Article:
Growing drug culture at music festivals is a turn-off
WITH a limp stranger in her arms, Jenna Johnstone approached the medic tent.
It wasn't exactly what the Rockhampton girl had in mind when she booked her ticket to the popular Falls Festival in Byron Bay, which runs over New Year's Eve.
"We saw a girl completely limp, passed out in the middle of the mosh pit," Jenna said.
"We took her to the medics and she started vomiting. Straight away they knew ice was involved."
That same day, the body of 26-year-old Brisbane man Nathaniel Guymer was discovered at the event's campsite by friends.
Police are not treating the death as suspicious and believe drugs may have been involved.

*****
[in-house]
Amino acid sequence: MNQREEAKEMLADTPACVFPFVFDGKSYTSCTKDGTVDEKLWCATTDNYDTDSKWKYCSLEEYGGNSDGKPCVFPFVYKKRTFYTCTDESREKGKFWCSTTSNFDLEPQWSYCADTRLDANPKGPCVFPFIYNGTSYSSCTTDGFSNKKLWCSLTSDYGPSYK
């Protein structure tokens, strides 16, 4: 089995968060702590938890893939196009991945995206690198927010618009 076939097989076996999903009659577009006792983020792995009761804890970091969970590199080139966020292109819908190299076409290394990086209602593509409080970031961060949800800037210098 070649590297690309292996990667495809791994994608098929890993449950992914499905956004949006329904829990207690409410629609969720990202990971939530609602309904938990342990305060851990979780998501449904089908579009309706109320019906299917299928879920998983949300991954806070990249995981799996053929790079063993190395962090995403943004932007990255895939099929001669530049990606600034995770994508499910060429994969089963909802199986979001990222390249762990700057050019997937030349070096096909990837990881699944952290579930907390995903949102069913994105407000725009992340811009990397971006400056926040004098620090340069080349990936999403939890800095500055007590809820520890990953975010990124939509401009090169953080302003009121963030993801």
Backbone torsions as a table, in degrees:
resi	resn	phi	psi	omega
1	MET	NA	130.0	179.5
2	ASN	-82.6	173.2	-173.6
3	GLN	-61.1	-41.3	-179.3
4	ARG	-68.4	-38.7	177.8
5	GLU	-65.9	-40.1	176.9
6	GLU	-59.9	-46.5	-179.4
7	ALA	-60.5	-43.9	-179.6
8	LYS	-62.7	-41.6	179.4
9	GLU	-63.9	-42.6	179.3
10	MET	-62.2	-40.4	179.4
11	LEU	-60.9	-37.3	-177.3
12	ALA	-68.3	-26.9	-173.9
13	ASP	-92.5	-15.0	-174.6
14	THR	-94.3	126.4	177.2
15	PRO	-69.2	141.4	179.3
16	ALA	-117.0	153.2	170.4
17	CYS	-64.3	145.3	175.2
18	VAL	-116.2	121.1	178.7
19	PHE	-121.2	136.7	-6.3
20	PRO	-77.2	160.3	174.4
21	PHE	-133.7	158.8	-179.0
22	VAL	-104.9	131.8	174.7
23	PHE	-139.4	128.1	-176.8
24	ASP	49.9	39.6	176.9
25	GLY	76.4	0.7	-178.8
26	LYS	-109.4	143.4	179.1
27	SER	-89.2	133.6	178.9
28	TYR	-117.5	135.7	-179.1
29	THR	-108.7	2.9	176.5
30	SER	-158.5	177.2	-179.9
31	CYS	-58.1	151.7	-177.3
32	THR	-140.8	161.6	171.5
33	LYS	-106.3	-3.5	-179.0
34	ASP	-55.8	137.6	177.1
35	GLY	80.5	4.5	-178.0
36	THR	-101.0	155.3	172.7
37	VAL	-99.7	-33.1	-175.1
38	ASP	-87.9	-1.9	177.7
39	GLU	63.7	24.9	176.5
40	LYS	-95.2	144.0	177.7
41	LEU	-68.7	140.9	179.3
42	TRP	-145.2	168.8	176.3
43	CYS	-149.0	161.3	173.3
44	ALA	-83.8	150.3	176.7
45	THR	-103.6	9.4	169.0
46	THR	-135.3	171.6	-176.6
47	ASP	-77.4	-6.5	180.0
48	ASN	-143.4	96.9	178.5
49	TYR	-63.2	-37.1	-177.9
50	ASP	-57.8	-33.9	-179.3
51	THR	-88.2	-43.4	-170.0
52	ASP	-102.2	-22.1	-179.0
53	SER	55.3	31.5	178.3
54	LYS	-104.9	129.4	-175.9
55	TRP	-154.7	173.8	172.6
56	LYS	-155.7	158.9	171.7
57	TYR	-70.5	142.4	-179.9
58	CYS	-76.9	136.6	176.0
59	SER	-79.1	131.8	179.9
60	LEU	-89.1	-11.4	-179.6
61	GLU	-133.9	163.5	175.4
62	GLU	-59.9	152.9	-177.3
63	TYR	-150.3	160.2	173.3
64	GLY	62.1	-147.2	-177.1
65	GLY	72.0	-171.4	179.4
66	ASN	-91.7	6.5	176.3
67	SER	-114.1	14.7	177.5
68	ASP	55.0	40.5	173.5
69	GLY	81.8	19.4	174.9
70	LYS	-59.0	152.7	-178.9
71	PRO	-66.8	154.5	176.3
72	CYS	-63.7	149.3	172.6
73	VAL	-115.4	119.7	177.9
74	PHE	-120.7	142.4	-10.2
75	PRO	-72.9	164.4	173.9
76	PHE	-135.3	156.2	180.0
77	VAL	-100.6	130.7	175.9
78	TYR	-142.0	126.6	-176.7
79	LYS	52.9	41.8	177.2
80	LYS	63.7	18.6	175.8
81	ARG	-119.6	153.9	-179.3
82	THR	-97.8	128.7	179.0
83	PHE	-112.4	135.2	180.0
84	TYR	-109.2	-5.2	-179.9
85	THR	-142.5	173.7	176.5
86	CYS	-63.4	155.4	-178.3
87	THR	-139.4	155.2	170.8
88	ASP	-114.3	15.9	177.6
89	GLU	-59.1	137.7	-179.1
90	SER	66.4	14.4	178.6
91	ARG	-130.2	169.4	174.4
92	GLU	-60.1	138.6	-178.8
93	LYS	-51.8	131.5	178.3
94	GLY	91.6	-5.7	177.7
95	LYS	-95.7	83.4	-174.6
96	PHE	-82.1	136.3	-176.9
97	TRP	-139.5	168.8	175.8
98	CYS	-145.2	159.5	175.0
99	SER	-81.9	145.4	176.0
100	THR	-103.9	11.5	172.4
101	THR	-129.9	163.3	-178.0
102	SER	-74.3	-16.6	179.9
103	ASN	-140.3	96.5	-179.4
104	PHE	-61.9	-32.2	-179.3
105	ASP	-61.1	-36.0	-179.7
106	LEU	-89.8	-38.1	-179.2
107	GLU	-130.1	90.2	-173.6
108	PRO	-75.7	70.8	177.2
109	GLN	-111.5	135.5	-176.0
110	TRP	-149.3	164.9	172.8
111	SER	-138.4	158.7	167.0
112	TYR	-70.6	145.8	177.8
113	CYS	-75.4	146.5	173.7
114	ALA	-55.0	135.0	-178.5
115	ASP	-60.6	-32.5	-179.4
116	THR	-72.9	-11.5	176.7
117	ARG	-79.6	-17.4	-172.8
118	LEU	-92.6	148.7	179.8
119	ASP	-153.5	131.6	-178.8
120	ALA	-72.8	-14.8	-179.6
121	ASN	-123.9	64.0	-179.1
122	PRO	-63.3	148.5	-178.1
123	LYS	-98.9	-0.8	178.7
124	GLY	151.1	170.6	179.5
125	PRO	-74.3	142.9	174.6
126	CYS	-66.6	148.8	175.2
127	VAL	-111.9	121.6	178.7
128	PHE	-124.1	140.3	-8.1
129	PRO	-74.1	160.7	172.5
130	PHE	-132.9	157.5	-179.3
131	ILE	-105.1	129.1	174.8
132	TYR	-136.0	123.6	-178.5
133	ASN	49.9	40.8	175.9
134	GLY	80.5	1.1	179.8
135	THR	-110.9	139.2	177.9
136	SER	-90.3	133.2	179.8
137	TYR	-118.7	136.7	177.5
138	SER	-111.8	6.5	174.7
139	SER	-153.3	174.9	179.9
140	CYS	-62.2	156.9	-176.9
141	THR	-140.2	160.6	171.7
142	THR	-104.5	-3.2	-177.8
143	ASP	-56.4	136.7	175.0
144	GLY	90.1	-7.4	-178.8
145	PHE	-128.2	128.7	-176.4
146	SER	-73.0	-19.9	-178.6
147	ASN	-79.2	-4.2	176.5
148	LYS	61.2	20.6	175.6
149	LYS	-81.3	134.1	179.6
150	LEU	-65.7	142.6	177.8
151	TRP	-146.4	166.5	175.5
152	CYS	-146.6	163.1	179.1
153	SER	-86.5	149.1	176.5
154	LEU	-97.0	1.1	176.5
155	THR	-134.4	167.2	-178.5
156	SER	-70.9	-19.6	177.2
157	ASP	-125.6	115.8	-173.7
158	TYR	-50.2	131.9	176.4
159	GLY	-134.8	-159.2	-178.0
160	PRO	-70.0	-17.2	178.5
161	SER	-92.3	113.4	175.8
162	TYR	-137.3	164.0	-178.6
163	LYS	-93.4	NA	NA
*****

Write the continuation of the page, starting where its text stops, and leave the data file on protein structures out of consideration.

"We heard of the boy who died... it was scary," Jenna said.
Sadly, these are just two examples of the growing drug culture at music events.
"At festivals drugs are so easily attainable," Jenna said.
"People were just lurking around asking where they could source some from.
"New Year's Eve was the worst; the medic tent was full every time we walked past."
Jenna said on the first day of the festival as they arrived on a bus, three police dog squad vans went past.
"The boys in front of us took a handful of pills at once in a panic," she said.
In the past there have been calls to ban sniffer dogs at festivals, to reduce the number of overdoses and stop patrons turning to harder substances. Jenna said she understood the need for police dogs and car searches, but didn't think they made much difference.
"People aren't silly," she said.
"If they are going to extreme lengths to purchase illegal substances then they will do the same to hide them or not get caught."
While Jenna and her friends had a good time, she said she wouldn't go again.